Cellular automata is most suited to generating natural cave or dungeon levels for 2D games. Its completion marks 2/3 algorithms completed! Even if they are being completed very late… Next on my list is the walkers algorithm, then I can start hooking the algorithms up with Procreate’s GUI. Only a few weeks of the project left!

Here’s an image of the new cellular automata algorithm in action.

Procreate cellular automata

Level Created with Cellular Automata in Procreate

The Big ‘Level not Updating’ Bug – Solved!

I’ve been struggling with a bug for the past few days, but no more!

I started coding Procreate’s randomise level generation algorithm, which is the first of three that Procreate will be capable of. All was going well – the code was all working, and subsequently the level was being randomly generated from a pool of game objects.

However there was a problem – the level was updating in my code, but this wasn’t reflected in the drawing of the level! So there was an appearance that Procreate wasn’t doing anything, which was a big concern because somebody using Procreate needs to be able to see the changes they are making to their level. Not being able to solve this bug would mean that Procreate would be useless.

The Problem, in More Detail

Procreate’s level consists of elements (level elements), which each had a string for the location of the element’s image – for example, grass, sand, a tree, etc. These are stored in Procreate’s C# section. These strings were than linked up with Procreate’s XAML file, which would load and draw them in the actual application. WPF refers to this linking as ‘data binding’.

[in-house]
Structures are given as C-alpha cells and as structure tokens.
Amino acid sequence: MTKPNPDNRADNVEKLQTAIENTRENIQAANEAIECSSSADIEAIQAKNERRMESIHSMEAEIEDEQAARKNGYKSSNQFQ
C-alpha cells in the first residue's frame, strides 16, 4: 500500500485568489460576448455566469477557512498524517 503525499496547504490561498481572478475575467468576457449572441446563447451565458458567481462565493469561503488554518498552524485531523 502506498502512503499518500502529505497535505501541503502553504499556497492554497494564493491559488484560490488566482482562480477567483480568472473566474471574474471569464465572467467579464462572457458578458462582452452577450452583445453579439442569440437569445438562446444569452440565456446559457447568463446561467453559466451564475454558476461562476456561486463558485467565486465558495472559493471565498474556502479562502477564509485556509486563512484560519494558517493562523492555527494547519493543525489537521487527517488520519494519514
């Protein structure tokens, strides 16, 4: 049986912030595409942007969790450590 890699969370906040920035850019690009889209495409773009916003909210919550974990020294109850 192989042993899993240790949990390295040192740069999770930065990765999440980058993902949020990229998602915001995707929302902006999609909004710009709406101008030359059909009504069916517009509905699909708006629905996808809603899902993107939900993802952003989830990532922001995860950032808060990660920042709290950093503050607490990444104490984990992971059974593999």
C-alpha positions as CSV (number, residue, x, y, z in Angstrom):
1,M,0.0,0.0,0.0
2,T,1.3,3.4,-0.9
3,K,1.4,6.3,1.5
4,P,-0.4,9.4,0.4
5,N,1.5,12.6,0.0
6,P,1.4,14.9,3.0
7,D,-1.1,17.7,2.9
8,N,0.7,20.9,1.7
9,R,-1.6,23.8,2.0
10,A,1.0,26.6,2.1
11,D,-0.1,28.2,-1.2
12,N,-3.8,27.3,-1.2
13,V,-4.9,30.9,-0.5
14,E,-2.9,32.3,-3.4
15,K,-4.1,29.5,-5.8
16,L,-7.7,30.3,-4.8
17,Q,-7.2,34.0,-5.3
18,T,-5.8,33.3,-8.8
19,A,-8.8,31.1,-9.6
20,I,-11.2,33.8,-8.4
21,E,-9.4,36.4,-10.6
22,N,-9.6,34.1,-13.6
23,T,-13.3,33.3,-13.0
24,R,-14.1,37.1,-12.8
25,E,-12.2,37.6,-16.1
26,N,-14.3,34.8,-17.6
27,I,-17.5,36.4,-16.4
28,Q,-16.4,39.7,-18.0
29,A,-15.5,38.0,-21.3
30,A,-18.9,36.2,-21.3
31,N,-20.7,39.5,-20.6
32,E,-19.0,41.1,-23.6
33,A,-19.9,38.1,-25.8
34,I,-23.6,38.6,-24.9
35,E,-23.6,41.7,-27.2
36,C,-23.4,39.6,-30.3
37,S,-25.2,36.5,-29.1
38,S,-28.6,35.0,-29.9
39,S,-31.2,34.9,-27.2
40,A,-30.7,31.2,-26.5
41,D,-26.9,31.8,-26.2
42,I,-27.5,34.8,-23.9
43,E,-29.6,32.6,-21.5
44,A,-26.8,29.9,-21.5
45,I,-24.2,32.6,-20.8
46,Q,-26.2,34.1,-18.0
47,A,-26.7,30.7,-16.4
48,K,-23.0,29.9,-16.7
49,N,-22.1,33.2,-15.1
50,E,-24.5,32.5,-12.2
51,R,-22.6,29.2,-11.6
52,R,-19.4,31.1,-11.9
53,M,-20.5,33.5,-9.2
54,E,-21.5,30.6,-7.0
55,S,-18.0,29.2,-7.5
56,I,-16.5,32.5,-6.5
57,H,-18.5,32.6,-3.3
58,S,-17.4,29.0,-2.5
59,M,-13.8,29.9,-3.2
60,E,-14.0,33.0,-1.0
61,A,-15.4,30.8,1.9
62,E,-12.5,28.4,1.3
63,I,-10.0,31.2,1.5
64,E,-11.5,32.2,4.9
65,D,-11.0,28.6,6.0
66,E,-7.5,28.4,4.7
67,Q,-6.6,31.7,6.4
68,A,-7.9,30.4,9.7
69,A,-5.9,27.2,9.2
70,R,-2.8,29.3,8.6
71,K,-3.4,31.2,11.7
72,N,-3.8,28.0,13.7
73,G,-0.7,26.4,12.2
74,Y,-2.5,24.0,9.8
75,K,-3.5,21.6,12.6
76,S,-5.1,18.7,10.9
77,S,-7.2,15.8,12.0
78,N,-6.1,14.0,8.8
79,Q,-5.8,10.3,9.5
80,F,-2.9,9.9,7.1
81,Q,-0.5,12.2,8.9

I wanted the data binding to cause the application’s level to update every time the level was updated in the code, however this was not happening. The data binding was linked to the level elements, however it was never being alerted if an element’s image location was changed (in which case it would have refreshed the level).

So I spent a few days trying to create manual alerts, however I couldn’t succeed. I tried creating property change notifications for the level elements, however I didn’t understand completely how to use them, which resulted in the notifications not working. I got lucky in the end.

I read about a developer having his 2D game level refresh correctly when he reallocated the level’s memory, and while this isn’t the best option, it produced the result I wanted desperately. By setting the application’s object linked to my level to null, and then setting it back to the level again, I was able to force a level refresh by the application. You can see where I’ve done this in the UpdateLevelView function in this file.